An abundance of two-year-old gobblers should make for an enjoyable 2016 season.
Missouri turkey hunters can expect a good spring season overall according to the Missouri Department of Conservation (MDC). The spring turkey hunting season starts with a youth-only weekend April 9-10. The regular spring season runs April 18 through May 8.
Although turkey abundance in most of the state remains below the peak that occurred in the late 1990s and early 2000s, turkey numbers in many areas have begun to rebound from the poor hatches that plagued the population from 2007-2010.
“Spring turkey harvest has increased each year in Missouri for the past four years and this year’s harvest is expected to continue this trend,” MDC Turkey Biologist Jason Isabelle said. “A good number of two-year-old gobblers from the 2014 hatch should result in good hunting opportunities for this year’s season.”
Isabelle noted that MDC offers turkey hunting opportunities on more than 500 conservation areas and the state’s diverse landscapes mean turkey numbers often vary by region.
Northwest and northeast Missouri had the best turkey production in 2014, so hunters should encounter more two-year-old gobblers in both regions this spring.
“This year’s spring turkey harvest should be up in northern Missouri compared to the 2015 harvest total,” Isabelle said. “Although turkey numbers in most of northern Missouri remain well below the population peak that occurred 10–15 years ago, turkey populations have begun to rebound in portions of the region during the last several years.”
Isabelle added that the spring season should be good for hunters in the Ozarks as well, especially in the eastern Ozarks where turkey production has been the highest in the state in three out of the last four years. For several counties in the central portion of the region, the 2016 spring harvest could be among the highest on record.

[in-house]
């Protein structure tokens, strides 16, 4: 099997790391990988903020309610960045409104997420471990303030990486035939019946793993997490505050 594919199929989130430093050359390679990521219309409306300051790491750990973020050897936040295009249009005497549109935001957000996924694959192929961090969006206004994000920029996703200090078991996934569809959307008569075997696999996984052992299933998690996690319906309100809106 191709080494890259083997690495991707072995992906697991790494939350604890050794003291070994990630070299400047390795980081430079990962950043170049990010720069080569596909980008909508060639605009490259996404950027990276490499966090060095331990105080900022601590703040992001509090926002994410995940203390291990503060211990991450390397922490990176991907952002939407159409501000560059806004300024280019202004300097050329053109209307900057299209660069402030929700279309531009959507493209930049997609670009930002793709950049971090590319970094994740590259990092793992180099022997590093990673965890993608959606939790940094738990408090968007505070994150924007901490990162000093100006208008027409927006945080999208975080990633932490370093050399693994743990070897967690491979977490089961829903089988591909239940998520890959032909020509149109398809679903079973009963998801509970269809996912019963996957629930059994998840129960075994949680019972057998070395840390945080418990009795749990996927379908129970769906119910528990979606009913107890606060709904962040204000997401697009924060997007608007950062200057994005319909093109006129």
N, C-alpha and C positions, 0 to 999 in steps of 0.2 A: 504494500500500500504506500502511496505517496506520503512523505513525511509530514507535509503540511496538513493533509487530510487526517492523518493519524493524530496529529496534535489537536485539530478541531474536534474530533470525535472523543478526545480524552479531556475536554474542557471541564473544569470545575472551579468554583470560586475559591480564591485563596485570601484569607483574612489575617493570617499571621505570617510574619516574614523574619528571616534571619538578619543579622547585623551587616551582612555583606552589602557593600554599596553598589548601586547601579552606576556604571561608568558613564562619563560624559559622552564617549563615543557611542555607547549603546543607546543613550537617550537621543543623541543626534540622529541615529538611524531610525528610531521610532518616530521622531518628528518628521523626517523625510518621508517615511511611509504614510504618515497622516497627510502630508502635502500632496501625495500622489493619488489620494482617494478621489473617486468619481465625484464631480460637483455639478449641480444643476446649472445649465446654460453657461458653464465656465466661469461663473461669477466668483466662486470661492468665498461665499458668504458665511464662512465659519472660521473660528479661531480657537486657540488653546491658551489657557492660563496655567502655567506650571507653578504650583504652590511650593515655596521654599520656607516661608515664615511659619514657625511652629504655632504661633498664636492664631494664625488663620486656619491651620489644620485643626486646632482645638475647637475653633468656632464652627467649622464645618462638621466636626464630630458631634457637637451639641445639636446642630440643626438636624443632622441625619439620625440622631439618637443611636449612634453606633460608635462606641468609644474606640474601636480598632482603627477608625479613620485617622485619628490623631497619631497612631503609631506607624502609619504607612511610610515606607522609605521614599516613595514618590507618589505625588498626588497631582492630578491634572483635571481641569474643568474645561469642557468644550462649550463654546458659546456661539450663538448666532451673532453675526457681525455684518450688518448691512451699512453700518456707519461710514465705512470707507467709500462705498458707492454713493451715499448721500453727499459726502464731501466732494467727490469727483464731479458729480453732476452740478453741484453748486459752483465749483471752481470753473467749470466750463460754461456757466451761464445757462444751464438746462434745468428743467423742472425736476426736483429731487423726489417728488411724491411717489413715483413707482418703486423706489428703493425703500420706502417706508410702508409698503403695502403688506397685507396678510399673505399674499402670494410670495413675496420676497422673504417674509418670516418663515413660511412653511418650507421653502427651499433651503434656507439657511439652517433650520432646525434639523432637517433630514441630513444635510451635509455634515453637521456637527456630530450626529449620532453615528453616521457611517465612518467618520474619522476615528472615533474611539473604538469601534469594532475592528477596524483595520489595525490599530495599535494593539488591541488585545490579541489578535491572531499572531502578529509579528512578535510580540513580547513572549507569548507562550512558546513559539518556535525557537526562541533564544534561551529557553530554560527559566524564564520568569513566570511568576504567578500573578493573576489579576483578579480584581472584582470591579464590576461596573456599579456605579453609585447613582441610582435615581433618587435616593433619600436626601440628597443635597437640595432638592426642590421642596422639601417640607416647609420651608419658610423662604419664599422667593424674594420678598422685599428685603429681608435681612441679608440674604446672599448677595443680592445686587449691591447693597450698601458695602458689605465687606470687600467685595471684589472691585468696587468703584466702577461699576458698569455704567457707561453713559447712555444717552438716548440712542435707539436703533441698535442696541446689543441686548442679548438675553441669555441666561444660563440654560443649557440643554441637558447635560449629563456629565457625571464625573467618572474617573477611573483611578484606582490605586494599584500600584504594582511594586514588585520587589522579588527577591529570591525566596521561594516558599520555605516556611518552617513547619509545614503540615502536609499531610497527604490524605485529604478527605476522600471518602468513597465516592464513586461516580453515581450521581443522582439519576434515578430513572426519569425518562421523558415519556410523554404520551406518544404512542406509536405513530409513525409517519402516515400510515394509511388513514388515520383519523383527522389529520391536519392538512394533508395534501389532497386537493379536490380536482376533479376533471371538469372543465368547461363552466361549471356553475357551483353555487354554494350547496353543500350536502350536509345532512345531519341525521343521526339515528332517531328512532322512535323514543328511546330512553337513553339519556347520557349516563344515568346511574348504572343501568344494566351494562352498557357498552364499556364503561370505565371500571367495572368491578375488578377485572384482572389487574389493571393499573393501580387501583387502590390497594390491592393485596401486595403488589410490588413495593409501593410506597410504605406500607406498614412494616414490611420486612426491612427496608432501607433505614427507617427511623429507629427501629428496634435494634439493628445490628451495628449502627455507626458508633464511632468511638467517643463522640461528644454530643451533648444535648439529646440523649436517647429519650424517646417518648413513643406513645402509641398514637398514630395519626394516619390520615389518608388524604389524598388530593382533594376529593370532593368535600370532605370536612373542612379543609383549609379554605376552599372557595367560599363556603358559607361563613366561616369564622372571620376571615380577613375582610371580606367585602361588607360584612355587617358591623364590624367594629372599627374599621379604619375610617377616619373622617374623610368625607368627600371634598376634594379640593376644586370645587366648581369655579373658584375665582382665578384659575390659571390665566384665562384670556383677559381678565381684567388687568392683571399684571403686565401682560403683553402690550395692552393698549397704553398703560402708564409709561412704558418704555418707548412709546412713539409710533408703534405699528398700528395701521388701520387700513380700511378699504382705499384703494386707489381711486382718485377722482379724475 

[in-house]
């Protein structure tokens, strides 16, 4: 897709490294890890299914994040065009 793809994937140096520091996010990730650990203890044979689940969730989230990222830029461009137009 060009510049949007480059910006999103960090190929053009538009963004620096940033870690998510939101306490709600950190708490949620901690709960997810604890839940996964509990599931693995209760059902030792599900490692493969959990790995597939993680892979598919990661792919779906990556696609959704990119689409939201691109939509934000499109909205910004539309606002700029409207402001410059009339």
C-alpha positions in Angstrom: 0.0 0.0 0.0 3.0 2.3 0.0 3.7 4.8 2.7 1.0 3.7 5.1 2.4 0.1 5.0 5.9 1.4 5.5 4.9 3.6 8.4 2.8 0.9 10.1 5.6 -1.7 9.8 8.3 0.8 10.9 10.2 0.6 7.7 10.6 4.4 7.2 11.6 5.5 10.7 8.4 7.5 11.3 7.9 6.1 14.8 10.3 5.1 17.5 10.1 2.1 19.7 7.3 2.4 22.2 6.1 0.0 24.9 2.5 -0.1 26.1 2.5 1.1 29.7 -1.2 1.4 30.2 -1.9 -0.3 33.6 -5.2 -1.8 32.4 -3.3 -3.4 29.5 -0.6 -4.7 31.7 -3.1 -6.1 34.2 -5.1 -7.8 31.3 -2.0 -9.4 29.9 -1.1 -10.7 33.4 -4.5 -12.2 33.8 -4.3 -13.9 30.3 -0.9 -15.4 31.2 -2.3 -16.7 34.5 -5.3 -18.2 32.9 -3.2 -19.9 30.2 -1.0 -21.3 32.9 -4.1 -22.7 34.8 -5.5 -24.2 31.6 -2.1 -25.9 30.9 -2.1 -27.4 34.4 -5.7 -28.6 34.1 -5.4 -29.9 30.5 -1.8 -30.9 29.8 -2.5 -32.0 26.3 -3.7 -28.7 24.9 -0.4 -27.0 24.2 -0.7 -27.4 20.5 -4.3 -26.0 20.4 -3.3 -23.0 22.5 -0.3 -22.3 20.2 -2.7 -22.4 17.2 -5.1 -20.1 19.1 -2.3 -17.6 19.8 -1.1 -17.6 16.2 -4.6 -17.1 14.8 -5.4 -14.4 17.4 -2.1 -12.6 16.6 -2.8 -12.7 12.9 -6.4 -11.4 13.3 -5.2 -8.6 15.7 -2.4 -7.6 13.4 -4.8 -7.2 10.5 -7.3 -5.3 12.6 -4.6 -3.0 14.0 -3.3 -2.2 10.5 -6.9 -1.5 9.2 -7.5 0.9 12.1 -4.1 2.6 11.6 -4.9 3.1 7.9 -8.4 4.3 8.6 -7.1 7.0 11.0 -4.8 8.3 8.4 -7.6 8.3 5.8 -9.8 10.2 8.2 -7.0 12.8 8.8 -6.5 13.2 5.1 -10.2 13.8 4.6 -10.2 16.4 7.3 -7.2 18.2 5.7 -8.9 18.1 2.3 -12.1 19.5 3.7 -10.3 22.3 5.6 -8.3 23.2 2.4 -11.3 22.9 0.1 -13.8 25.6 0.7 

“Increasing turkey numbers throughout much of the Ozarks, coupled with an abundance of public land, make this region a great choice for hunters this year,” he said.
Turkey harvest should also be up in the Ozark Border and West Prairie regions of west-central and southwestern Missouri.
“Many of the counties in these regions typically rank among the highest in the state for spring turkey harvest, and this year should be no exception,” he said. “The turkey population in southwestern Missouri in particular has experienced considerable growth in recent years, and county-level spring harvests in 2016 are likely to meet or exceed previously-established records.”
Prospects are also good for the River Breaks regions of central and east-central Missouri.
“Similar to counties in the Ozark Border and West Prairie regions, many of the counties in the Union Breaks region from Osage east and south to Ste. Genevieve typically rank among the highest in the state in spring harvest, and these counties are likely to do so in 2016 as well,” Isabelle said.
Find detailed information on harvest limits, allowed hunting methods, hunter education requirements, permits, MDC hunting areas, tagging and checking procedures, regulations and more in MDC’s 2016 Spring Turkey Hunting Regulations and Information booklet available from MDC offices and nature centers, other places where permits are sold, and online at http://on.mo.gov/1R3JTbH. For more information about spring turkey hunting visit MDC’s website at http://huntfish.mdc.mo.gov/hunting-trapping/species/turkey.
Isabelle stressed that hunters can avoid the main cause of turkey-hunting incidents—mistaking or being mistaken by another hunter for game.
“Most turkey hunting incidents typically involve hunters who fail to positively identify their targets,” said Isabelle. “Before pulling the trigger, be absolutely certain that what you are shooting at is not only a turkey, but a legal turkey, which would be a male turkey or a turkey with a visible beard during the spring season.”
He also advised hunters to wear some hunter-orange clothing when moving through the woods or fields, particularly when hunting public land, and to always know the locations of all members of a hunting party.
“Many turkey hunting incidents actually involve members of the same hunting party,” said Isabelle. “If you’re hunting with someone else and you split up, be certain you know where your hunting partner will be.”
Brag a Bit
MDC hunting certificates are great ways to memorialize a hunter’s first deer and turkey harvests. Visit http://on.mo.gov/1TpY6Gz to create free commemorative certificates.
Share a photo of your harvest through MDC Hunting Bragging Board by using #mdcbragboard when posting your latest turkey to your social media accounts. Learn more at http://mdc.mo.gov/huntingbragboard.